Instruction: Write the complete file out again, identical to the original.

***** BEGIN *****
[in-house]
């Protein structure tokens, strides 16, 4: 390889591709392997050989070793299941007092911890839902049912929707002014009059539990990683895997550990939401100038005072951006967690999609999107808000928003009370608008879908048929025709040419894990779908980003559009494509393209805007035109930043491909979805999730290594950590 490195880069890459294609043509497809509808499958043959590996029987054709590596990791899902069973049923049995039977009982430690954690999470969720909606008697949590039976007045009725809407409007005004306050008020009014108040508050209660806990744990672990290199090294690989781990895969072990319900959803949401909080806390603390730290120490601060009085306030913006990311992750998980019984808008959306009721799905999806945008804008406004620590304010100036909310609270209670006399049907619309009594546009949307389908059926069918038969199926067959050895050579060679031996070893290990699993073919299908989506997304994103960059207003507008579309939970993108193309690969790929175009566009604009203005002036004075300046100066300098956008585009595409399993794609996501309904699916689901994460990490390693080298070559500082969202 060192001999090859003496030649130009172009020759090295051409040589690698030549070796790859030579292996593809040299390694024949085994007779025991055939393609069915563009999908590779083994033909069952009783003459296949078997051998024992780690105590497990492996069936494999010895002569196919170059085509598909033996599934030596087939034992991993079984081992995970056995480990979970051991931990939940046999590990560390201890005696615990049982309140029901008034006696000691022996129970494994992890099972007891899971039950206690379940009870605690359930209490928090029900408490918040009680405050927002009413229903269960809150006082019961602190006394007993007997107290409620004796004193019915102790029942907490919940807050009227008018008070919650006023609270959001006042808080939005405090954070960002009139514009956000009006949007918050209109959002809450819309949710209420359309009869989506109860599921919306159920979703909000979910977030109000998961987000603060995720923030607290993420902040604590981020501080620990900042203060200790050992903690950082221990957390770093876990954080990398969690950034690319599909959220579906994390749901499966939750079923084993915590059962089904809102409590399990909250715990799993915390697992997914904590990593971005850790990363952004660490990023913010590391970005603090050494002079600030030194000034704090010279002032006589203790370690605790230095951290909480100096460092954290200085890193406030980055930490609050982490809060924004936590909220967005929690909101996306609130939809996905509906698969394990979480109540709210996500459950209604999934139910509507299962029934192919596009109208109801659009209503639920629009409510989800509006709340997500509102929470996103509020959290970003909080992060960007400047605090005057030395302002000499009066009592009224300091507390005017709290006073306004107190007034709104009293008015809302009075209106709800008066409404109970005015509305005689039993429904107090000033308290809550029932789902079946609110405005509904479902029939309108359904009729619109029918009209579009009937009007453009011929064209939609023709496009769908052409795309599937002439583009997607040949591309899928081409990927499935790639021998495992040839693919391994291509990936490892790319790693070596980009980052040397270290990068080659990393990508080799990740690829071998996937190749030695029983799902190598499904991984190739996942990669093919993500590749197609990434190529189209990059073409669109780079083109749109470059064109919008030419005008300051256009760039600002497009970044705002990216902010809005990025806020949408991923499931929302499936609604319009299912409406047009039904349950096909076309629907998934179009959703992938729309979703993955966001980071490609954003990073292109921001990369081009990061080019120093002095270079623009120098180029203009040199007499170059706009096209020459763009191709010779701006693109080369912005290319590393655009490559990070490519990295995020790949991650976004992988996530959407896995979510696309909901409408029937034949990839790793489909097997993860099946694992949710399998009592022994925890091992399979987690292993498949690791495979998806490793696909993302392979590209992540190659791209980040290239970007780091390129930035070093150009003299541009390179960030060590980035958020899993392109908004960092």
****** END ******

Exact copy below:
[in-house]
């Protein structure tokens, strides 16, 4: 390889591709392997050989070793299941007092911890839902049912929707002014009059539990990683895997550990939401100038005072951006967690999609999107808000928003009370608008879908048929025709040419894990779908980003559009494509393209805007035109930043491909979805999730290594950590 490195880069890459294609043509497809509808499958043959590996029987054709590596990791899902069973049923049995039977009982430690954690999470969720909606008697949590039976007045009725809407409007005004306050008020009014108040508050209660806990744990672990290199090294690989781990895969072990319900959803949401909080806390603390730290120490601060009085306030913006990311992750998980019984808008959306009721799905999806945008804008406004620590304010100036909310609270209670006399049907619309009594546009949307389908059926069918038969199926067959050895050579060679031996070893290990699993073919299908989506997304994103960059207003507008579309939970993108193309690969790929175009566009604009203005002036004075300046100066300098956008585009595409399993794609996501309904699916689901994460990490390693080298070559500082969202 060192001999090859003496030649130009172009020759090295051409040589690698030549070796790859030579292996593809040299390694024949085994007779025991055939393609069915563009999908590779083994033909069952009783003459296949078997051998024992780690105590497990492996069936494999010895002569196919170059085509598909033996599934030596087939034992991993079984081992995970056995480990979970051991931990939940046999590990560390201890005696615990049982309140029901008034006696000691022996129970494994992890099972007891899971039950206690379940009870605690359930209490928090029900408490918040009680405050927002009413229903269960809150006082019961602190006394007993007997107290409620004796004193019915102790029942907490919940807050009227008018008070919650006023609270959001006042808080939005405090954070960002009139514009956000009006949007918050209109959002809450819309949710209420359309009869989506109860599921919306159920979703909000979910977030109000998961987000603060995720923030607290993420902040604590981020501080620990900042203060200790050992903690950082221990957390770093876990954080990398969690950034690319599909959220579906994390749901499966939750079923084993915590059962089904809102409590399990909250715990799993915390697992997914904590990593971005850790990363952004660490990023913010590391970005603090050494002079600030030194000034704090010279002032006589203790370690605790230095951290909480100096460092954290200085890193406030980055930490609050982490809060924004936590909220967005929690909101996306609130939809996905509906698969394990979480109540709210996500459950209604999934139910509507299962029934192919596009109208109801659009209503639920629009409510989800509006709340997500509102929470996103509020959290970003909080992060960007400047605090005057030395302002000499009066009592009224300091507390005017709290006073306004107190007034709104009293008015809302009075209106709800008066409404109970005015509305005689039993429904107090000033308290809550029932789902079946609110405005509904479902029939309108359904009729619109029918009209579009009937009007453009011929064209939609023709496009769908052409795309599937002439583009997607040949591309899928081409990927499935790639021998495992040839693919391994291509990936490892790319790693070596980009980052040397270290990068080659990393990508080799990740690829071998996937190749030695029983799902190598499904991984190739996942990669093919993500590749197609990434190529189209990059073409669109780079083109749109470059064109919008030419005008300051256009760039600002497009970044705002990216902010809005990025806020949408991923499931929302499936609604319009299912409406047009039904349950096909076309629907998934179009959703992938729309979703993955966001980071490609954003990073292109921001990369081009990061080019120093002095270079623009120098180029203009040199007499170059706009096209020459763009191709010779701006693109080369912005290319590393655009490559990070490519990295995020790949991650976004992988996530959407896995979510696309909901409408029937034949990839790793489909097997993860099946694992949710399998009592022994925890091992399979987690292993498949690791495979998806490793696909993302392979590209992540190659791209980040290239970007780091390129930035070093150009003299541009390179960030060590980035958020899993392109908004960092």